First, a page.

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how come swing components are lightweighted !  RSS feed

 
Ajit Amitav Das
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HI
to all Ranchers , While reading swings i got notice one thing almost all swing components have extended from awt components , while awt components are heavyweight how come swing components( most of them except top level compopnent ) are lightweight , what it is doing while extending that it is becoming lightweight.Can you please explain me this descriptively.
 
Campbell Ritchie
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Don't know.

But you know you can sign on as a member of the Sun Java Developers' Network and download a zip file which has the entire coding of the java and javax parts of the standard API and view the code? You might be able to work out something from that.
 
Vani Shastri
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Hi,

Swing components take the look and feel of the OS. Hence they are considered as lightweight. Whereas AWT has a standard look and feel irrespective of the OS on which it is working. Hence it is considered as heavyweight.
 
Campbell Ritchie
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No, it's Swing which has a standardised look and feel (well several; there's Metal and there's Motif and I think there is at least one other look and feel).
AWT uses the display capabilities of the underlying OS and therefore looks the same as a Windows, Gnome, OS/X etc look and feel.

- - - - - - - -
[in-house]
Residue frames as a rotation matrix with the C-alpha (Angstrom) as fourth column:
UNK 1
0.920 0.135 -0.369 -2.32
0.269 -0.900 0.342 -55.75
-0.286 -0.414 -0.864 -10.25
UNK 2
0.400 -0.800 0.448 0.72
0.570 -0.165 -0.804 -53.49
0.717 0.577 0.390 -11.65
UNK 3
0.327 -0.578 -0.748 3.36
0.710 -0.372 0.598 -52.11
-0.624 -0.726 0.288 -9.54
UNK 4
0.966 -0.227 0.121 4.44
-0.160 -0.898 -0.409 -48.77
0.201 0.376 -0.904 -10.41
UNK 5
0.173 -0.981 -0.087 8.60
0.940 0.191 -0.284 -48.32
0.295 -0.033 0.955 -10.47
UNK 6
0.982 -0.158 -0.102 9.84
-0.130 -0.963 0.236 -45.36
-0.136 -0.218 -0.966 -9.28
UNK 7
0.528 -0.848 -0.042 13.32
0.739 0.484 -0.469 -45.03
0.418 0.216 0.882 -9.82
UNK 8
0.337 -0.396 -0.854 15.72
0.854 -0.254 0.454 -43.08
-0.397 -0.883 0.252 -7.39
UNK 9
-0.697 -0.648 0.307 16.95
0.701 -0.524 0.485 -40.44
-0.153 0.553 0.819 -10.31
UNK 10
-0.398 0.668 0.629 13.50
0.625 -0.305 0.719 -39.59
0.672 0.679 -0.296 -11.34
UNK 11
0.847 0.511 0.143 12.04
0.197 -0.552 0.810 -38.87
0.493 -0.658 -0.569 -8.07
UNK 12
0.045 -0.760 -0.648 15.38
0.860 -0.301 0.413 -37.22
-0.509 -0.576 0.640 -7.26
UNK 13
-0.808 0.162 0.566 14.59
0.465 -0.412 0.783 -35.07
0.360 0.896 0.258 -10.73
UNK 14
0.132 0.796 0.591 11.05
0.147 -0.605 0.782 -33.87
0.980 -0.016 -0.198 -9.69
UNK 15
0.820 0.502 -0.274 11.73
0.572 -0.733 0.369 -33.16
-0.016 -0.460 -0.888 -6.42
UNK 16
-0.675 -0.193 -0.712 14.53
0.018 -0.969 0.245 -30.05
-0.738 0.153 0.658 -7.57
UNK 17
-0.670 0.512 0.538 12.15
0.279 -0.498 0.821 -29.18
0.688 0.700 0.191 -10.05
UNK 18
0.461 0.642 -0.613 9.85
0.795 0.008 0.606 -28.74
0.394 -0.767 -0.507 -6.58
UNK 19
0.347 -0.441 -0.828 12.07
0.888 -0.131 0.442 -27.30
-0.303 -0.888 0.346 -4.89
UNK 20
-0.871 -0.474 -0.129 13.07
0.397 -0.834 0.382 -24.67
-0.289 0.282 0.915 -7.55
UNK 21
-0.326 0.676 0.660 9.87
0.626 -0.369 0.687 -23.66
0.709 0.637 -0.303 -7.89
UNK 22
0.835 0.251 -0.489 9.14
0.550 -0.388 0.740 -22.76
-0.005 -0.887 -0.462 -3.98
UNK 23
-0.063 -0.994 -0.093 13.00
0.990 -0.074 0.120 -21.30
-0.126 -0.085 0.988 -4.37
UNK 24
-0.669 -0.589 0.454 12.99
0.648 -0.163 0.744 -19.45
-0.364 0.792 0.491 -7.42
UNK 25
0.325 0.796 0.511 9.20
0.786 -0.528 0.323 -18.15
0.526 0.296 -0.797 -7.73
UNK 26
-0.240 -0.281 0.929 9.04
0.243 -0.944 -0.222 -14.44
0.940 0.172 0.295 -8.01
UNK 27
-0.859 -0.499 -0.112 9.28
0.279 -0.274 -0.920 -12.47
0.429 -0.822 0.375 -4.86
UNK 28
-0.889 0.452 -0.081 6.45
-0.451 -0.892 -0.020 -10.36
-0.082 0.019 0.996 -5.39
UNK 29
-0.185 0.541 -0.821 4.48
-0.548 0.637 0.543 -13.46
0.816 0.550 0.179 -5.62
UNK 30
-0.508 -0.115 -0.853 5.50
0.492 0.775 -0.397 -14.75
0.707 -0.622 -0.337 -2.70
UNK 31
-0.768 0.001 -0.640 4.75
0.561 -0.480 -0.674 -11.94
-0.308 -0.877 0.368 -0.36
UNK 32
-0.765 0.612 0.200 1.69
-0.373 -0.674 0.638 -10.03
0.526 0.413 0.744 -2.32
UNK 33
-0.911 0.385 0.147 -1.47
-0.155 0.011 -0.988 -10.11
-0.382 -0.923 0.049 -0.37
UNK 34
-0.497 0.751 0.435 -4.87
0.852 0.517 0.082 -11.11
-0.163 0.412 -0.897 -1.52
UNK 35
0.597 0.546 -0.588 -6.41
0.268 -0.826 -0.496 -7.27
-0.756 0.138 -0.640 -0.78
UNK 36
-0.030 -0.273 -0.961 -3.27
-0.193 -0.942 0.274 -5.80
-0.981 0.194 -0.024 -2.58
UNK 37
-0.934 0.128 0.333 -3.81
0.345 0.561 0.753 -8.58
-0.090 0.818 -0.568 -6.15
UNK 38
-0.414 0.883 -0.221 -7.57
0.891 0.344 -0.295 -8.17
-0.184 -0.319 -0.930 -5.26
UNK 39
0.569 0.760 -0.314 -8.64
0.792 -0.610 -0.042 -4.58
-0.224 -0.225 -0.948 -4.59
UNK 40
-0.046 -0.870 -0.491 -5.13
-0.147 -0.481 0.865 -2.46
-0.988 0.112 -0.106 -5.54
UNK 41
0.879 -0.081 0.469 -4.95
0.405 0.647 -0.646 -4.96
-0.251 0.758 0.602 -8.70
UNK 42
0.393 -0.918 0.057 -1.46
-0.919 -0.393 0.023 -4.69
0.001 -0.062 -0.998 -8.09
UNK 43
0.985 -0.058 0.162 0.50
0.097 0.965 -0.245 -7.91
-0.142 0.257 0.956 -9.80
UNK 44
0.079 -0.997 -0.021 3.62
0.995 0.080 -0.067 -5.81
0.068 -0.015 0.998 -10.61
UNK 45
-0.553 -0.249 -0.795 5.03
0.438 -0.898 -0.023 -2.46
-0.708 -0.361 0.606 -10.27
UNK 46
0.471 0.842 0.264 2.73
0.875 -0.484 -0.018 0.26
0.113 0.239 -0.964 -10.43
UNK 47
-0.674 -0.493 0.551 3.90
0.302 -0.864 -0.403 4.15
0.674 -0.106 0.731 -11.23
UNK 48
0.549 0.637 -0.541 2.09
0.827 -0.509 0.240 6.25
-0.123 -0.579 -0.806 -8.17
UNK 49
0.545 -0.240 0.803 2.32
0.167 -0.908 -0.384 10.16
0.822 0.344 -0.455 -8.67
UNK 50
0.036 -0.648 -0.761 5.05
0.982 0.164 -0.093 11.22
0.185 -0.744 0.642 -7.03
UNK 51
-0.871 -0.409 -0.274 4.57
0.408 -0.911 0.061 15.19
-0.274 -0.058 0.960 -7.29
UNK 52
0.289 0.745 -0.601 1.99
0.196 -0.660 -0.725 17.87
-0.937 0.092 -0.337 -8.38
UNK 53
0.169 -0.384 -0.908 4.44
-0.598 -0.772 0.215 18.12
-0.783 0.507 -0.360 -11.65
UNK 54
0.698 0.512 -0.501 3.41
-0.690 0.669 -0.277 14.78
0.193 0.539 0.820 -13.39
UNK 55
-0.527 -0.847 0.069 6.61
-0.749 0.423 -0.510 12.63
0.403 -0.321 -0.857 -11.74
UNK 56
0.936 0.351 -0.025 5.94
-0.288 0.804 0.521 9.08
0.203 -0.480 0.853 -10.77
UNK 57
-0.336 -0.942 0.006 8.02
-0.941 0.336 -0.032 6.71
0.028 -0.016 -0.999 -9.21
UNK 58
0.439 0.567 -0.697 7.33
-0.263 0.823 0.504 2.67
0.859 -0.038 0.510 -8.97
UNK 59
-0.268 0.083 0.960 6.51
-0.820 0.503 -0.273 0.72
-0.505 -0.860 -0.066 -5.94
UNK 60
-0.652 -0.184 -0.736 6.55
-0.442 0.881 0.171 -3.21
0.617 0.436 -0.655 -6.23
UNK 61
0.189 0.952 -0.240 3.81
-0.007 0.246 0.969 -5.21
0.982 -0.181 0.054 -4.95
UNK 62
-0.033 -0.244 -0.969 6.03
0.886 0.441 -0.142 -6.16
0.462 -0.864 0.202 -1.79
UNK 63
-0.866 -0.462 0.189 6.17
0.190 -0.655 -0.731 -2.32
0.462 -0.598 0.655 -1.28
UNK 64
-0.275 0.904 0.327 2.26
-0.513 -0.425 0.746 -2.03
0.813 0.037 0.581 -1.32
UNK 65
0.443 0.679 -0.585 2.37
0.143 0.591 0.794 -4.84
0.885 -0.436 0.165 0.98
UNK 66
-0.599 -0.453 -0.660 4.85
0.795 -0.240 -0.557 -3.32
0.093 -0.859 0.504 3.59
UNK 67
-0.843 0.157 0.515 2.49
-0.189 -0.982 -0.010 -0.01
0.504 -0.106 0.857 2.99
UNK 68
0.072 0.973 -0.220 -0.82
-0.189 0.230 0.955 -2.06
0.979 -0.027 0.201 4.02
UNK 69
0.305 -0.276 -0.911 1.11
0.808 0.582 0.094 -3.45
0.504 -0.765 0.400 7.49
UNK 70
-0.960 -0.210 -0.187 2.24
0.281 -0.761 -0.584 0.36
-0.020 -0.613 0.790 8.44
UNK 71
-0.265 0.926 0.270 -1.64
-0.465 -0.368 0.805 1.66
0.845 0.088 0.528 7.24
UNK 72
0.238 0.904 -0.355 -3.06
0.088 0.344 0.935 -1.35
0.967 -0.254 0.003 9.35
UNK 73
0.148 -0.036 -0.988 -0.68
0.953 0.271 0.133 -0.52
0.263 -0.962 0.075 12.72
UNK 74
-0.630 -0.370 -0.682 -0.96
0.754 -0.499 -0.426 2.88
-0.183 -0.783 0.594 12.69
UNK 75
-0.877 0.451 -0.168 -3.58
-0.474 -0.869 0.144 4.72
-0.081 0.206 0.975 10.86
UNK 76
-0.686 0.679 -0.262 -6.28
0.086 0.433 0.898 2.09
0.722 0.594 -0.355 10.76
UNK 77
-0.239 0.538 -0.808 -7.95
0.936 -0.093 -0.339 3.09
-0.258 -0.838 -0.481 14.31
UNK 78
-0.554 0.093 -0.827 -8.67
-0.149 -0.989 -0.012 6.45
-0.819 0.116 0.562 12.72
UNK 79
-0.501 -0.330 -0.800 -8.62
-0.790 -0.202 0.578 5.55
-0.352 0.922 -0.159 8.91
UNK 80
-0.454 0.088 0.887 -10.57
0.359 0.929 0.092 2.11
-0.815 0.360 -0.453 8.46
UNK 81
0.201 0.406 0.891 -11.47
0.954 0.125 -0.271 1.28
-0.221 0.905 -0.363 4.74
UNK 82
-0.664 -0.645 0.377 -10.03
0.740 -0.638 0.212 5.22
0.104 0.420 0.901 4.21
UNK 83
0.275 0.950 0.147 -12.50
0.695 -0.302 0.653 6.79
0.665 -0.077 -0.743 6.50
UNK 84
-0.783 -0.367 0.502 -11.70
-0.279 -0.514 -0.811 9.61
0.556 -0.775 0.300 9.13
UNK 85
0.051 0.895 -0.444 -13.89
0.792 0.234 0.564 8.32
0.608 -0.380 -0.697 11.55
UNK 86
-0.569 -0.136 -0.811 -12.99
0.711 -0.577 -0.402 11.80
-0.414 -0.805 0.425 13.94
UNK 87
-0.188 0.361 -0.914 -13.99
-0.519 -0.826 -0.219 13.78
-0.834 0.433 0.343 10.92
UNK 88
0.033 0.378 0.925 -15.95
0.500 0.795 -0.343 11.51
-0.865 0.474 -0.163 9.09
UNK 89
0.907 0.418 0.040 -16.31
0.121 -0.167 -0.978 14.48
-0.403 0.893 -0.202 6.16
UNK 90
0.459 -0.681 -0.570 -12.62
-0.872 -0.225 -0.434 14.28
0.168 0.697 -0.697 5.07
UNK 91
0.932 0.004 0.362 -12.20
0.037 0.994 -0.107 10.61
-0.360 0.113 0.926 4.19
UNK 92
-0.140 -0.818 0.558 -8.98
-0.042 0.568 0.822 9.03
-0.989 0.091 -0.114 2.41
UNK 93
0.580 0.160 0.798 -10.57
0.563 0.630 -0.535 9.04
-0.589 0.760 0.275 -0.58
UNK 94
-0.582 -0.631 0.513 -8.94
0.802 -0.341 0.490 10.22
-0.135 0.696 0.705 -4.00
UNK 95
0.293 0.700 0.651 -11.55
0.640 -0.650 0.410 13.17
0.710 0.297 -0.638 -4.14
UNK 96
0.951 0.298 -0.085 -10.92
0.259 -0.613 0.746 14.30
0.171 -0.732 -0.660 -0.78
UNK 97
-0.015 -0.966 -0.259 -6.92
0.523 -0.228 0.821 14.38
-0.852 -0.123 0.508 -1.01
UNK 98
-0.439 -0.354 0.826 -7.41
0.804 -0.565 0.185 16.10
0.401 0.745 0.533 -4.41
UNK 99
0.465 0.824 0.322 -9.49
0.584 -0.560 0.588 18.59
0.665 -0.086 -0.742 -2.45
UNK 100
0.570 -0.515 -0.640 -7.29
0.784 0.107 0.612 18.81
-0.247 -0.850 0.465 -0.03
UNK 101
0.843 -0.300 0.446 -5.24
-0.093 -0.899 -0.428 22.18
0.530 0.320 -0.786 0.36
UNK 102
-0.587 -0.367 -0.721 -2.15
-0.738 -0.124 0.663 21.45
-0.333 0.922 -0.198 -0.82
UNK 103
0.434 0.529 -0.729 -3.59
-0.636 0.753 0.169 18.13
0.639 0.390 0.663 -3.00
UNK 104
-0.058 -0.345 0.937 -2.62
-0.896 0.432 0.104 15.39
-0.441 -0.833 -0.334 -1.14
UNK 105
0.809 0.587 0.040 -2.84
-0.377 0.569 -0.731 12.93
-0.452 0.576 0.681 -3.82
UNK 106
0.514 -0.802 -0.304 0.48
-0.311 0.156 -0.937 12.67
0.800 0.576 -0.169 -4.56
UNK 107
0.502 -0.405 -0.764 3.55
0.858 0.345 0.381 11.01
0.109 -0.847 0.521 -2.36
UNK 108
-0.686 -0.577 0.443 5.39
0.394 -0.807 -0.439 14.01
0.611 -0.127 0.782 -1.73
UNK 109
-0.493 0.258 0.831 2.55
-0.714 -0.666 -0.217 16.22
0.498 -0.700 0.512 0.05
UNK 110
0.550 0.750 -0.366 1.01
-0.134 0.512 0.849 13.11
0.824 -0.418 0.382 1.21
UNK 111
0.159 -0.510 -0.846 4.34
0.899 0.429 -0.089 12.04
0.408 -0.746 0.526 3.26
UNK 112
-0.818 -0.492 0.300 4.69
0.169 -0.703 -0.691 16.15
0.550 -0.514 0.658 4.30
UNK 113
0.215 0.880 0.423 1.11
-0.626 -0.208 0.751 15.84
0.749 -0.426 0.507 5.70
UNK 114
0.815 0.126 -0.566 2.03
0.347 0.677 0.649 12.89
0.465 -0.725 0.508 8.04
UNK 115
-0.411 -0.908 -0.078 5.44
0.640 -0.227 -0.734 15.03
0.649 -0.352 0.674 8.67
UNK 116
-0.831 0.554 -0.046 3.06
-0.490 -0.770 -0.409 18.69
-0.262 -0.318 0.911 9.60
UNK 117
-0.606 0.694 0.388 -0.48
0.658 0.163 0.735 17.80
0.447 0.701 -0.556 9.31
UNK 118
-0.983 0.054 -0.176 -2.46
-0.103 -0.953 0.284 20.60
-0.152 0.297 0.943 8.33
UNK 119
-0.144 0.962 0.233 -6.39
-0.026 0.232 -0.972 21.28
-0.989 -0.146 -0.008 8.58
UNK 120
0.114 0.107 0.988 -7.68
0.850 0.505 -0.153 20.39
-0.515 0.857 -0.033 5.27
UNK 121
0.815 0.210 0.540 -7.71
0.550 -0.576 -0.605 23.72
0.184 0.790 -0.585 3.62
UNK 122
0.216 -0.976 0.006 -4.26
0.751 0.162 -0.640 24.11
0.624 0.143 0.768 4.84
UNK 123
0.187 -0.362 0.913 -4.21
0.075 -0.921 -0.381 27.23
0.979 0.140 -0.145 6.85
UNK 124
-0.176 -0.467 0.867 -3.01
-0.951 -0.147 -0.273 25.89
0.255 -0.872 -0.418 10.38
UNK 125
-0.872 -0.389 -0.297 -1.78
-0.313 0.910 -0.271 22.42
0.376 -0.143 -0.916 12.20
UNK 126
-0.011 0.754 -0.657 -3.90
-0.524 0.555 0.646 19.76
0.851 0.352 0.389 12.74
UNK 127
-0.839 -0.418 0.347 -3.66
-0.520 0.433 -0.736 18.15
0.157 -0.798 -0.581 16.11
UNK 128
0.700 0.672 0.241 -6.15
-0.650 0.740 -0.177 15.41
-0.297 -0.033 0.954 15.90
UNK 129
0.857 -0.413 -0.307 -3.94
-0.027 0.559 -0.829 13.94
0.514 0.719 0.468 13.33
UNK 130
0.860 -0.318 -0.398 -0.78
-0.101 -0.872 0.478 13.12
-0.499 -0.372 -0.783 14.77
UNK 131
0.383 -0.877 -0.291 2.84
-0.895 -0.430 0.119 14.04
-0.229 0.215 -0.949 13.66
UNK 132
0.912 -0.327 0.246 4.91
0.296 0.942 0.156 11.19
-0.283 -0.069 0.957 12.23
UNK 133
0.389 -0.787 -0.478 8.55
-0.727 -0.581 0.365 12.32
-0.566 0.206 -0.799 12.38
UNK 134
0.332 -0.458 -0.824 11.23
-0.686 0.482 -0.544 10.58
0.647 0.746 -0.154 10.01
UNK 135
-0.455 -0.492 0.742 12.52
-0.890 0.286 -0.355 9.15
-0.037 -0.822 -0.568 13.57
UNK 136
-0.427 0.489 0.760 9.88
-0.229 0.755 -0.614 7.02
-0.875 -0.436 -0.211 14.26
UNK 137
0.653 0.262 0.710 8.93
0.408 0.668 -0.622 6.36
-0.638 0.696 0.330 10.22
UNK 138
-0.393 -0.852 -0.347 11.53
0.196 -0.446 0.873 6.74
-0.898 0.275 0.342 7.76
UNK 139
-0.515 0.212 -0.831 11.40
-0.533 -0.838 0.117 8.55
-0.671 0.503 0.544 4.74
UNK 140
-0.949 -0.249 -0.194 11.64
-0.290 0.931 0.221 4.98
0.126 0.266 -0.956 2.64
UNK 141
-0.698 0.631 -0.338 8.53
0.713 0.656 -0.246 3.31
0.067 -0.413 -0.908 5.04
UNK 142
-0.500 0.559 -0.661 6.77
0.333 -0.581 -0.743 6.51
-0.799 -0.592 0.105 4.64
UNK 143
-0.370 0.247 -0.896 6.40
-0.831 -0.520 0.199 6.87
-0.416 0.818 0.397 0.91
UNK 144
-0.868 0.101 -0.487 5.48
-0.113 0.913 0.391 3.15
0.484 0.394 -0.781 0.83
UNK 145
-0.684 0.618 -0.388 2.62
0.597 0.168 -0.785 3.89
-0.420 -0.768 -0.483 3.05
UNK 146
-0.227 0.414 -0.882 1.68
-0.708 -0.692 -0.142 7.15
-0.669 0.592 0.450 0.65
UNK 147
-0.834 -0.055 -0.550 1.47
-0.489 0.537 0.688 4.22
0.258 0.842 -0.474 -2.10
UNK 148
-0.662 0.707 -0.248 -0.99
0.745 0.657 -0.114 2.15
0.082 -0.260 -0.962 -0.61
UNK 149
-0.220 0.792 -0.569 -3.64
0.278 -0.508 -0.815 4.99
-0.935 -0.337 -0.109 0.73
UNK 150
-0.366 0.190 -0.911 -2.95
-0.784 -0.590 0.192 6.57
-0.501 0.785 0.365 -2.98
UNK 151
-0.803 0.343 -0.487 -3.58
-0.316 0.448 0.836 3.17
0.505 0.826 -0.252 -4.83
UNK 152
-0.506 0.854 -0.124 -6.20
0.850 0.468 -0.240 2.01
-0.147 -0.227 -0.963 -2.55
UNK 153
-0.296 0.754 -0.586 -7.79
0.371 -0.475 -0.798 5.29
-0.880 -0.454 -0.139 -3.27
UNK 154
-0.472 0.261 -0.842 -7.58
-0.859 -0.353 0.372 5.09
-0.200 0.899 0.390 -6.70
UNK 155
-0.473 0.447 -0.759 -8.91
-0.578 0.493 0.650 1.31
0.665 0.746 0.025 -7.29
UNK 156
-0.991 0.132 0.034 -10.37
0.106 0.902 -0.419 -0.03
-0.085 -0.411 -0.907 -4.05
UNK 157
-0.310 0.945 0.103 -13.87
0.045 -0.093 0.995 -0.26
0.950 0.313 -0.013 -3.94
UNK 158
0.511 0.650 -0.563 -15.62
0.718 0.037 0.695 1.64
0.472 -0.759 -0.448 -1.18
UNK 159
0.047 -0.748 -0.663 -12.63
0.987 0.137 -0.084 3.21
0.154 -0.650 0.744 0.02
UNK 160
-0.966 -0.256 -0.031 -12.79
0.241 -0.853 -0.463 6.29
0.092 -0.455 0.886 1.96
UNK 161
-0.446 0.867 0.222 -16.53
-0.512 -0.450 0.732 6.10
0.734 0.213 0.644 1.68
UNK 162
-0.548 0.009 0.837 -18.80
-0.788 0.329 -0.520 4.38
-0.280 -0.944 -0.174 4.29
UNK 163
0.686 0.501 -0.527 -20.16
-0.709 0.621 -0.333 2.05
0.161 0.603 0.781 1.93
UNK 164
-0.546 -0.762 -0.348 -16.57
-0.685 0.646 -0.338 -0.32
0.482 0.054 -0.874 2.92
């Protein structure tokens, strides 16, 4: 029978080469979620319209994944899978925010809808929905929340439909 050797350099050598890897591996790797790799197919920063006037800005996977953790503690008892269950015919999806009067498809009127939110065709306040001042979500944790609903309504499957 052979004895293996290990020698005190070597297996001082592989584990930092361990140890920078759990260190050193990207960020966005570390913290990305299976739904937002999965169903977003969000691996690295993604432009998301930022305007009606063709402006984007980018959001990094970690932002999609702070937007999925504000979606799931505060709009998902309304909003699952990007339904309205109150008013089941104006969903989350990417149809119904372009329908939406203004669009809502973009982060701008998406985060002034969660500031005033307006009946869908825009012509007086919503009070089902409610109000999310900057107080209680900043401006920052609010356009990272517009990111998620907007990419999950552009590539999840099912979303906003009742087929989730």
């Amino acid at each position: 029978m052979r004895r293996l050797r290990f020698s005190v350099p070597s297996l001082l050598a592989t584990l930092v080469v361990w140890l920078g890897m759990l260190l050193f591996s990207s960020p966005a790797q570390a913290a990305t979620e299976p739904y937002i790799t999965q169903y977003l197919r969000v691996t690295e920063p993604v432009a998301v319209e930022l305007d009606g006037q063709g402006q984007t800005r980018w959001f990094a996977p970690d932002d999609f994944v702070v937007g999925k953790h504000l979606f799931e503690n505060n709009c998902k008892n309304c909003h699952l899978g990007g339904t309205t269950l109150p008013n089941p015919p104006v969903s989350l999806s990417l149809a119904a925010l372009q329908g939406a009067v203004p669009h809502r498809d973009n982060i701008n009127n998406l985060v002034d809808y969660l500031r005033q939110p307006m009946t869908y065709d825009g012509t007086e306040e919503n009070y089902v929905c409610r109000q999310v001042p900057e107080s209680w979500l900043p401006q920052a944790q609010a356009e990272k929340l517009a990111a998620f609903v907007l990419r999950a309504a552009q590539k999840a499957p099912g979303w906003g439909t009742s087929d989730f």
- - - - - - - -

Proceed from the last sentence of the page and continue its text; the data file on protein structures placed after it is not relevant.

Using lots of OS componentry is called "heavyweight."

How it is done, I don't know.
 
Gregg Bolinger
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To expand a bit on what Campbell said, Swing components are considered lightweight because they draw themselves and do not rely on native calls to the OS. AWT (And SWT for that matter) make calls to the OS and say "Hey, I need a button" and the OS throws them back a button. Swing uses the Graphics2D API to draw it's widgets.

Note that not all components in the javax.swing package are lightweight. Namely, top level containers like JFrame are still considered heavyweight components because they extend java.awt.Frame.

This is a good article on why mixing heavy and light weight components are not a good idea and gives a bit more technical information on the differences than I can.
[ August 31, 2006: Message edited by: Gregg Bolinger ]
 
Vani Shastri
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Hi,

oops, so sorry for that wrong information.
Thanks for correcting me.
 
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